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Wrist Fusion
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By Christopher Wong
Dec 26, 2009

Happy Holidays Mt. Project Community!

Curious to know if anyone out there has had experience with fusing their wrist. I ask as if this is a simple, everyday procedure even though I know it's not.

I have had pain in my right wrist for the past 7 yrs or so, and as of late the most recent orthopedic surgeons I've visited have said that I most likely sustained a fracture in my wrist which has lead to arthritis (due to the wearing of cartilage between two of the bones which causes friction of the bones=very limited range of motion + pain).

Unfortunately my only options are to tolerate the pain and eventually have to operate or operate soon and have youth on my side (25 yrs old) to aid in recovery.

The operation has an 85% success rate and I've been told I can't have 100% pain relief but it will help. Struggling to make a solid decision. Basically I'm interested in hearing others stories related to surgery. It would be excellent if someone out their has had their wrist fused before and continues as an avid climber.

Thanks!


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By Chad Thomson
Dec 26, 2009

Hi Chris,

I'm sorry to hear about your wrist problem! Reading your post brought back a lot of bad memories. My wrist is not completely fused but I only have about a 35-40% range of motion. I had surgery on my wrist in July of 2002 for Kienbock's Disease (avascular necrosis of the Lunate). The surgery went well and I was healing quite well until I tried to climb too soon and cracked the lunate bone in half. At that point they put a cast on my arm for another 8 weeks. I laid off of climbing for 7 months and then cracked the lunate bone again the first day I tried to climb. At that point the Doctor told me to do whatever I wanted and let him know when the pain got too bad so he could fuse my wrist. So I did what most climber's would do and went CLIMBING!!!! Well, I went back to see the Doc about 7 months later because the pain was to much to handle. He looked at the X-rays and told me that the bone was completely healed. I continued to have pain for a while but it eventually dissipated. I definitely get shut down on a few moves that require an undercling or gastoncling above my head on steep routes. I climb better now that I did before surgery and believe that the lack of mobility hinders my climbing very little.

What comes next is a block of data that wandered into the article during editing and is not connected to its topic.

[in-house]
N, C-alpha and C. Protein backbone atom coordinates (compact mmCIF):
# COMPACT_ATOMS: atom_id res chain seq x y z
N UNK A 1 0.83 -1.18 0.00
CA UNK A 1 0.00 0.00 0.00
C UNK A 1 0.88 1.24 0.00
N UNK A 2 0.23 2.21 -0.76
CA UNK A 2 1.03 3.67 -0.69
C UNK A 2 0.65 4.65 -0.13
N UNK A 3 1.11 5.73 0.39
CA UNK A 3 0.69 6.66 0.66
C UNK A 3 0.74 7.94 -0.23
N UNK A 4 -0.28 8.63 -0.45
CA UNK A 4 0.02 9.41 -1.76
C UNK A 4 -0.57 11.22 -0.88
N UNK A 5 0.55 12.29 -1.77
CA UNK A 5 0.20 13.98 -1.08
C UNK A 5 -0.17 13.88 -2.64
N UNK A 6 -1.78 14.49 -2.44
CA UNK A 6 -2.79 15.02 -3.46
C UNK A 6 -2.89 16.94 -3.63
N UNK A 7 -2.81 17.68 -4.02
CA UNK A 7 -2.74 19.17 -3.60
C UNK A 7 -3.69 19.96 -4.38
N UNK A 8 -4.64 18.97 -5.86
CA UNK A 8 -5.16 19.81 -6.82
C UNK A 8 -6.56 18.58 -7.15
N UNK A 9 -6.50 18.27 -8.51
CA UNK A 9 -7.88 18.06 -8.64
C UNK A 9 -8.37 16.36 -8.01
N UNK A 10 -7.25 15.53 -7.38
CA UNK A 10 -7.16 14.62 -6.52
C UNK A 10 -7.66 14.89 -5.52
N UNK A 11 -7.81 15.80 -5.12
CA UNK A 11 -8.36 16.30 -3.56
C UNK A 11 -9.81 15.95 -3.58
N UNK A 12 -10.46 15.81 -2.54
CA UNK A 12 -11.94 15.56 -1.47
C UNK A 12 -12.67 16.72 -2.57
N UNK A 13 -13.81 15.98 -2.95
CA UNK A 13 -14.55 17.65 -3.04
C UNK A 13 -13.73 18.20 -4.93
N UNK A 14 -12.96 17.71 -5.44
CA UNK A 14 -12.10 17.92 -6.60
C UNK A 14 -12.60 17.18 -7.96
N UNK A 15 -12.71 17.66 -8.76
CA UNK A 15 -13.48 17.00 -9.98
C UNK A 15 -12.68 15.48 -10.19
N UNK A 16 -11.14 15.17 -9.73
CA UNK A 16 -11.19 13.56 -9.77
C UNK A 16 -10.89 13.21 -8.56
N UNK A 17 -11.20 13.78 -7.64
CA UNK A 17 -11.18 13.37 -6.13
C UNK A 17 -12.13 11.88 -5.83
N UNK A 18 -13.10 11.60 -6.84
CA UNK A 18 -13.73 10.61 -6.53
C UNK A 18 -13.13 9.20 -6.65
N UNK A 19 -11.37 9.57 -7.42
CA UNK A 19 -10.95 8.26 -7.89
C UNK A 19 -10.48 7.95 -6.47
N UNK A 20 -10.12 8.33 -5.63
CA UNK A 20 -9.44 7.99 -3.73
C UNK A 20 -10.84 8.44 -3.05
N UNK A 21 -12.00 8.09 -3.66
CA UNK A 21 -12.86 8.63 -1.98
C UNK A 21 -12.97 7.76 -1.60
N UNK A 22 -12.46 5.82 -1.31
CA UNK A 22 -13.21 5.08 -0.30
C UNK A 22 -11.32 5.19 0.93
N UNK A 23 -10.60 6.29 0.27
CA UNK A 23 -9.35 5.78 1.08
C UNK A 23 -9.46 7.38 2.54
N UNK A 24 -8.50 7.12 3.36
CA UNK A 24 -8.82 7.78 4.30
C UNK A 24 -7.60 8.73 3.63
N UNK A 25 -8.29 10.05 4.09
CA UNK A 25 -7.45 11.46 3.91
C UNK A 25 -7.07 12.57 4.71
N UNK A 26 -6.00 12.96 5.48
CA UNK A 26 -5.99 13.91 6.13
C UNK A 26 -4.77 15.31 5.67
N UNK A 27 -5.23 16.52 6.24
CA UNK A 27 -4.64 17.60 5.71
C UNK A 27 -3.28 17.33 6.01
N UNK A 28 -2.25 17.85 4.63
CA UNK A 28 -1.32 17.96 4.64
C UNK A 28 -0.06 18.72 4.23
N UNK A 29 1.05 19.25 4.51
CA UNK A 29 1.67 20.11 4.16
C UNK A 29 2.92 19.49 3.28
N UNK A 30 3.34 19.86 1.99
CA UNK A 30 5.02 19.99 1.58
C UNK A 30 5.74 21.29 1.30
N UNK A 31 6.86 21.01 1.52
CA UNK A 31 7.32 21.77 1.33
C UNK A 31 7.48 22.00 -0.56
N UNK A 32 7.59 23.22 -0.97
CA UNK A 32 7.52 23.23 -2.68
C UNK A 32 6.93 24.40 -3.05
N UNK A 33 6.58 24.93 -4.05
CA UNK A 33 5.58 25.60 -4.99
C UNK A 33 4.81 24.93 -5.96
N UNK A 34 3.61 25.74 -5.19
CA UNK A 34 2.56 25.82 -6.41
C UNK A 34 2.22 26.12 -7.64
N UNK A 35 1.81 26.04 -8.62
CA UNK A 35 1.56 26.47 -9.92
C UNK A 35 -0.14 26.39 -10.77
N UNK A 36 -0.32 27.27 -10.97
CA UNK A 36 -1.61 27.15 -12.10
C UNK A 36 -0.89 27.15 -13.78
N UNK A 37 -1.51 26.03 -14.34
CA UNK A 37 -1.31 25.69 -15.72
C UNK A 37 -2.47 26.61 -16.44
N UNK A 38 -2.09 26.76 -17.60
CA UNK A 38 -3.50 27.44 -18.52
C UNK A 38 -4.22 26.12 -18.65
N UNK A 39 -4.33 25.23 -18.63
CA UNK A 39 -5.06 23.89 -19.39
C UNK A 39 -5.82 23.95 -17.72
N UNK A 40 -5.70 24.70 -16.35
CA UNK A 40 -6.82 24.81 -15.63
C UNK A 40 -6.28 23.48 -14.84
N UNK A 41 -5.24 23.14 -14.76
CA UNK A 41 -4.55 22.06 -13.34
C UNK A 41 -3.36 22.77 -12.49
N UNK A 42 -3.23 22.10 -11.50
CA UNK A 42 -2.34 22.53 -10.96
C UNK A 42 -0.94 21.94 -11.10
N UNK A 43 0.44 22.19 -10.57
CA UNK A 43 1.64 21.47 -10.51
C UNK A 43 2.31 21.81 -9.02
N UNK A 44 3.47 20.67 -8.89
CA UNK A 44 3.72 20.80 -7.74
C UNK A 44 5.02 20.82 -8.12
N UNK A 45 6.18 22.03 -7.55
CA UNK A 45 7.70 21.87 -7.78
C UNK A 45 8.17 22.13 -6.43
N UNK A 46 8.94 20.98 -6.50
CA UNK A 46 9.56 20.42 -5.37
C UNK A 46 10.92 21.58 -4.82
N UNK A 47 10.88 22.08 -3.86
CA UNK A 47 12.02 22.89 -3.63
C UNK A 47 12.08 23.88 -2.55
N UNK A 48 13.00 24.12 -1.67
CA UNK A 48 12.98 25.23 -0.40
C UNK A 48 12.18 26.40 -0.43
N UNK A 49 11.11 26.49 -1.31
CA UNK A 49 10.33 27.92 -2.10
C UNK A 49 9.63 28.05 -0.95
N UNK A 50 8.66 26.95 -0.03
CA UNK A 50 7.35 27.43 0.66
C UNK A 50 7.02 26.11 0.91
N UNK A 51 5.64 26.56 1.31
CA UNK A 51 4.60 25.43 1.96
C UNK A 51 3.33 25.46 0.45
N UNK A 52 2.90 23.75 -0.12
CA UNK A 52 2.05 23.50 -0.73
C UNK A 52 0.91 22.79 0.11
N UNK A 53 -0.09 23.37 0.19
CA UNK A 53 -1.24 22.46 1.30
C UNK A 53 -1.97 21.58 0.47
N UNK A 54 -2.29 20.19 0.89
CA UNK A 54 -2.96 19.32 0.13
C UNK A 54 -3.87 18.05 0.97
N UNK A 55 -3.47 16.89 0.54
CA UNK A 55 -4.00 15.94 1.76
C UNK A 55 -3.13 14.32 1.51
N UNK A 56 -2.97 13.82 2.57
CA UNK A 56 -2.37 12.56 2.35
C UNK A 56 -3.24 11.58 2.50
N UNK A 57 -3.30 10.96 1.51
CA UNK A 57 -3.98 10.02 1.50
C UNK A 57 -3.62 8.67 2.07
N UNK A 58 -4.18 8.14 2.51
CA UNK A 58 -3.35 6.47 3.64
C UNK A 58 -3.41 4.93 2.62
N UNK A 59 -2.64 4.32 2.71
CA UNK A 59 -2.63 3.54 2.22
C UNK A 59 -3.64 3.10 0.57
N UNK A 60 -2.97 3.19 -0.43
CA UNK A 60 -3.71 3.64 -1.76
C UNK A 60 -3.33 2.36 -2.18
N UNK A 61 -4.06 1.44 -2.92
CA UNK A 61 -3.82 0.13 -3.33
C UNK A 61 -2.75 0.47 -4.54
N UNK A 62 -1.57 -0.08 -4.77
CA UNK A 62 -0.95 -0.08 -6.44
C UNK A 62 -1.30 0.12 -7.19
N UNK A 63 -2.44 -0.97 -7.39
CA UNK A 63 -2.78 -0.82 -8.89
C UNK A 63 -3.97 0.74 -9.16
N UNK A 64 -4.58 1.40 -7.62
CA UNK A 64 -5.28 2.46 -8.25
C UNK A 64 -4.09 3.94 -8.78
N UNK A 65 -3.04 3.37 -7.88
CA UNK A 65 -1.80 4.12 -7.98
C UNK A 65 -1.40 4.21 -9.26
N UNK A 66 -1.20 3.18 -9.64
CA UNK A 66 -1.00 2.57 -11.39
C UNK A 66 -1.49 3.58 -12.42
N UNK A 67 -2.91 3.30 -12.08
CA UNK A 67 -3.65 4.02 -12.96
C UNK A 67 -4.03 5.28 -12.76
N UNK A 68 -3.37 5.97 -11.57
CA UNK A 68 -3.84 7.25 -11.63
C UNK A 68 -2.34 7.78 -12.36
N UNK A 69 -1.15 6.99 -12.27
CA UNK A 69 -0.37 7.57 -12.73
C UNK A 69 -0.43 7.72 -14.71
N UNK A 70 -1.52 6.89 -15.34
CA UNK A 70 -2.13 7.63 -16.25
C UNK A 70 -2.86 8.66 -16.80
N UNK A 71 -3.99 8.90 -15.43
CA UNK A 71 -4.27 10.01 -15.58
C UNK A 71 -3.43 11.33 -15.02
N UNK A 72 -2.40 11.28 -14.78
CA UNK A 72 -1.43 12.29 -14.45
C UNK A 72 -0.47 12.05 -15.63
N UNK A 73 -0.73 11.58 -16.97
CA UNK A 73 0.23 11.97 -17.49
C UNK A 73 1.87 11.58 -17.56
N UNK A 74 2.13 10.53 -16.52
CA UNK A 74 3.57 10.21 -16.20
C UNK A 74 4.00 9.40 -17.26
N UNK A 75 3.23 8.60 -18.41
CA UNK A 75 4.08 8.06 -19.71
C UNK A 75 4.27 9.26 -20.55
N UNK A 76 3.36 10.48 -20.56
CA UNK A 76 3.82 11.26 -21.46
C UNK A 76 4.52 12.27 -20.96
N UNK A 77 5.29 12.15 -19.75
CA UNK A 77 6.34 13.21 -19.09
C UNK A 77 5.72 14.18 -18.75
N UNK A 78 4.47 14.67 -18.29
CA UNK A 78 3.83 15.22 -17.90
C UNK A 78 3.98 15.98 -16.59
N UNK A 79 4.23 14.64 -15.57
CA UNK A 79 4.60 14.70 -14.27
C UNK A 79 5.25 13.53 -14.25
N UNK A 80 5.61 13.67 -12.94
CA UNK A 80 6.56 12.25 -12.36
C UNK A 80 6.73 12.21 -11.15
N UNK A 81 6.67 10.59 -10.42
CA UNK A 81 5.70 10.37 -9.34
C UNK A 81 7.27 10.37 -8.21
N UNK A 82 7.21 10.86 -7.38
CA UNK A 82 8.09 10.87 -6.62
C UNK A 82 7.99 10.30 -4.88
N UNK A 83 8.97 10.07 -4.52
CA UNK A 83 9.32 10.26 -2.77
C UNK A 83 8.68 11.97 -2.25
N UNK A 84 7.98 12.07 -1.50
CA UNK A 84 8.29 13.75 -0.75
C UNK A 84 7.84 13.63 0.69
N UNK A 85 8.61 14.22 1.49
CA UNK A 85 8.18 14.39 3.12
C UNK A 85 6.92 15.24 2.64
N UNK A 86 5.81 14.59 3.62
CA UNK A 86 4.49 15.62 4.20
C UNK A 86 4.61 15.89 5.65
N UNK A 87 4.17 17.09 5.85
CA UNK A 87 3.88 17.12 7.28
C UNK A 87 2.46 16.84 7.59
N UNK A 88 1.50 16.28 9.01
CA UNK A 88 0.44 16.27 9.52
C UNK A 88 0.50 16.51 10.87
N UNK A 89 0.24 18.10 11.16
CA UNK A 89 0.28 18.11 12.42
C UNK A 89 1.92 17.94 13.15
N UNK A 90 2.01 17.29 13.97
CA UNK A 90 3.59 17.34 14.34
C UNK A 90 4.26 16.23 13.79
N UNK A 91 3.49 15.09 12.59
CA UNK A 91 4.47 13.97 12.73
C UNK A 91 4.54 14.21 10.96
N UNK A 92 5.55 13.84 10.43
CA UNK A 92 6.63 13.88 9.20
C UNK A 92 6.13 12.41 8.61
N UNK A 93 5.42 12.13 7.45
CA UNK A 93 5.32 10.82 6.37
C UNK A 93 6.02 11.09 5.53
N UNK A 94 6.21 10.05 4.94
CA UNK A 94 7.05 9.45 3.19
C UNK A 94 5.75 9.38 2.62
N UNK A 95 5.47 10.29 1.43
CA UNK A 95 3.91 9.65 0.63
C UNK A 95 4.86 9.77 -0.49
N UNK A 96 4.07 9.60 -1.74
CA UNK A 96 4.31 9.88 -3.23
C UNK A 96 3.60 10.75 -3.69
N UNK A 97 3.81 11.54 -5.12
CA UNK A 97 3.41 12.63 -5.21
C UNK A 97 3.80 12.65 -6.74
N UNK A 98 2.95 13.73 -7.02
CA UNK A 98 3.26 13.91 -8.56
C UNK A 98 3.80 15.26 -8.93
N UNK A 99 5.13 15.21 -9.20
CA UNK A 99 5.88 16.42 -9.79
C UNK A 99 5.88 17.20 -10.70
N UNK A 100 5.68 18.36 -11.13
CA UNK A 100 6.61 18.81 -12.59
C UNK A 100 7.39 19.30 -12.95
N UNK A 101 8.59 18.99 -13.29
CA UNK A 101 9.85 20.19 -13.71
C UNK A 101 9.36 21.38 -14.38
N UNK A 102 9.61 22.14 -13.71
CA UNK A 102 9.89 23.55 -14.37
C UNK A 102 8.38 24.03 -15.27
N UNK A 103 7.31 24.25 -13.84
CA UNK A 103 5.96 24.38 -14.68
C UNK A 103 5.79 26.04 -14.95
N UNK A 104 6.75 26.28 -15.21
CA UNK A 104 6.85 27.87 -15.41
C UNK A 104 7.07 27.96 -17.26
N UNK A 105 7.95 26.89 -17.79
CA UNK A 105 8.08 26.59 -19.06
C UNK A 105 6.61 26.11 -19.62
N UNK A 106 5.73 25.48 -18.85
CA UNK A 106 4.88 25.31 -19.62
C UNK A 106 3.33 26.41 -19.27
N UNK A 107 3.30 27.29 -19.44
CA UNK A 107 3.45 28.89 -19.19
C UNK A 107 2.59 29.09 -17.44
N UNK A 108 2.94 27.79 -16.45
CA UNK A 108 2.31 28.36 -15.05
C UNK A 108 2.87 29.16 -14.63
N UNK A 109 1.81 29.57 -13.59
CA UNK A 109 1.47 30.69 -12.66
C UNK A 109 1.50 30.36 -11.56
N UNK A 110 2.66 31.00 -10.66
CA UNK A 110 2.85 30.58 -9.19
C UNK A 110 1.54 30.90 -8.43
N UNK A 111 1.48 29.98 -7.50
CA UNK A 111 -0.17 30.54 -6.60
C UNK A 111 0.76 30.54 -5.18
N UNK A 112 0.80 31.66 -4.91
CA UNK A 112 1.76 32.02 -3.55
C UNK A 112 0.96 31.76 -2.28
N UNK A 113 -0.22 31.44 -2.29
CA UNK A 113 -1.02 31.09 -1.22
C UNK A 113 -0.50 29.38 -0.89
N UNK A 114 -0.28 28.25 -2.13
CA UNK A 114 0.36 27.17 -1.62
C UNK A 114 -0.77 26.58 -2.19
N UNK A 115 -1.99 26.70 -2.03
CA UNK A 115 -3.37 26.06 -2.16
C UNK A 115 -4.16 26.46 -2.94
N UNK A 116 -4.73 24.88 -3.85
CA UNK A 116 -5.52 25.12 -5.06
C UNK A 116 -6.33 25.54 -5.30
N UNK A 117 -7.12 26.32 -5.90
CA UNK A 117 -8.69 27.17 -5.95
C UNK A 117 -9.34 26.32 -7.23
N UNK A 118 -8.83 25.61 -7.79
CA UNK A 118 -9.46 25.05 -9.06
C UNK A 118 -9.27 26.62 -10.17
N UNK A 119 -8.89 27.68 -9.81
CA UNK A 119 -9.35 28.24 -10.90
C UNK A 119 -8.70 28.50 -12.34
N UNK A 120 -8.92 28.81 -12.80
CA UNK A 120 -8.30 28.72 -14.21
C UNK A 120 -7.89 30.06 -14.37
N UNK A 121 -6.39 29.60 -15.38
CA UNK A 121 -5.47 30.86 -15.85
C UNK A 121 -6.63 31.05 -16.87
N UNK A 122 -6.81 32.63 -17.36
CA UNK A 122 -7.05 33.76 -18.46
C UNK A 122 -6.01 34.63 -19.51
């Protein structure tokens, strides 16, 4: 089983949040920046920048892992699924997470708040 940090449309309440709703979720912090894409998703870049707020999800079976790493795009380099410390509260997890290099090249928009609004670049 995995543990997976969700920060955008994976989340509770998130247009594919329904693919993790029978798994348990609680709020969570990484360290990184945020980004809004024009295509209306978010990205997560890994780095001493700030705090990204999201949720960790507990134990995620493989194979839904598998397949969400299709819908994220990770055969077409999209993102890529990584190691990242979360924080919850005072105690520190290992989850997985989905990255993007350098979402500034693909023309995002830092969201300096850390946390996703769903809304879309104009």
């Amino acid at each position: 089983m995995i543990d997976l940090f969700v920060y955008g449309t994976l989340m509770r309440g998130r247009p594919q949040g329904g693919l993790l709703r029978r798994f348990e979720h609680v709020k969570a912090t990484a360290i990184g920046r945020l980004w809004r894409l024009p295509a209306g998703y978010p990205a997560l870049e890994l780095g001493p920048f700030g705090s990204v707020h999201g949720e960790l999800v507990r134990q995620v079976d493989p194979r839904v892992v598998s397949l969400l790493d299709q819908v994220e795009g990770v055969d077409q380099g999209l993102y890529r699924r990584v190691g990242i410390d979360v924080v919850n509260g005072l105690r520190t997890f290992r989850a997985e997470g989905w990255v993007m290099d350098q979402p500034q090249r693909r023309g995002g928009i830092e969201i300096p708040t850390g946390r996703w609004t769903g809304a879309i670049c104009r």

My advice would be to do your homework! Have you seen multiple doctors to get another opinion? Are they hand specialists? Have you had an MRI?

Your story and symptom sound eerily similar to how my wrist problem started. I was 27 when I first started having issues with my wrist but didn't find out what the true cause of the pain was for 2 years. I am now 37 and my climbing is still improving year after year. I can tell you that the surgery and rehab is no picnic but in the long run it should help out with the pain. Let me know if you have anymore questions.

Sorry if the pictures are too much detail but its about what you can expect. The X-Fix was on for 12 weeks.

5 days after surgery for Kienbock's Disease
5 days after surgery for Kienbock's Disease


5 days after surgery.  External fixator instead of cast.  casts will pack out and you can move your wrist.
5 days after surgery. External fixator instead of cast. casts will pack out and you can move your wrist.


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By Christopher Wong
Dec 27, 2009

Appreciate the post Chad! Wow, those pictures made me think of the "Saw" movies. Yikes.

I have seen multiple doctors--the last two in California are orthopedic surgeons that specialize in the hand. The first one was more reserved with his suggestion to fuse the wrist whereas the 2nd said it was really up to me (in terms of how much I can tolerate the pain).

When I lived in Madrid, Spain ('06-'07) I met with several hand specialists one who actually said that I had kienbock's disease. They also mentioned fusing the wrist.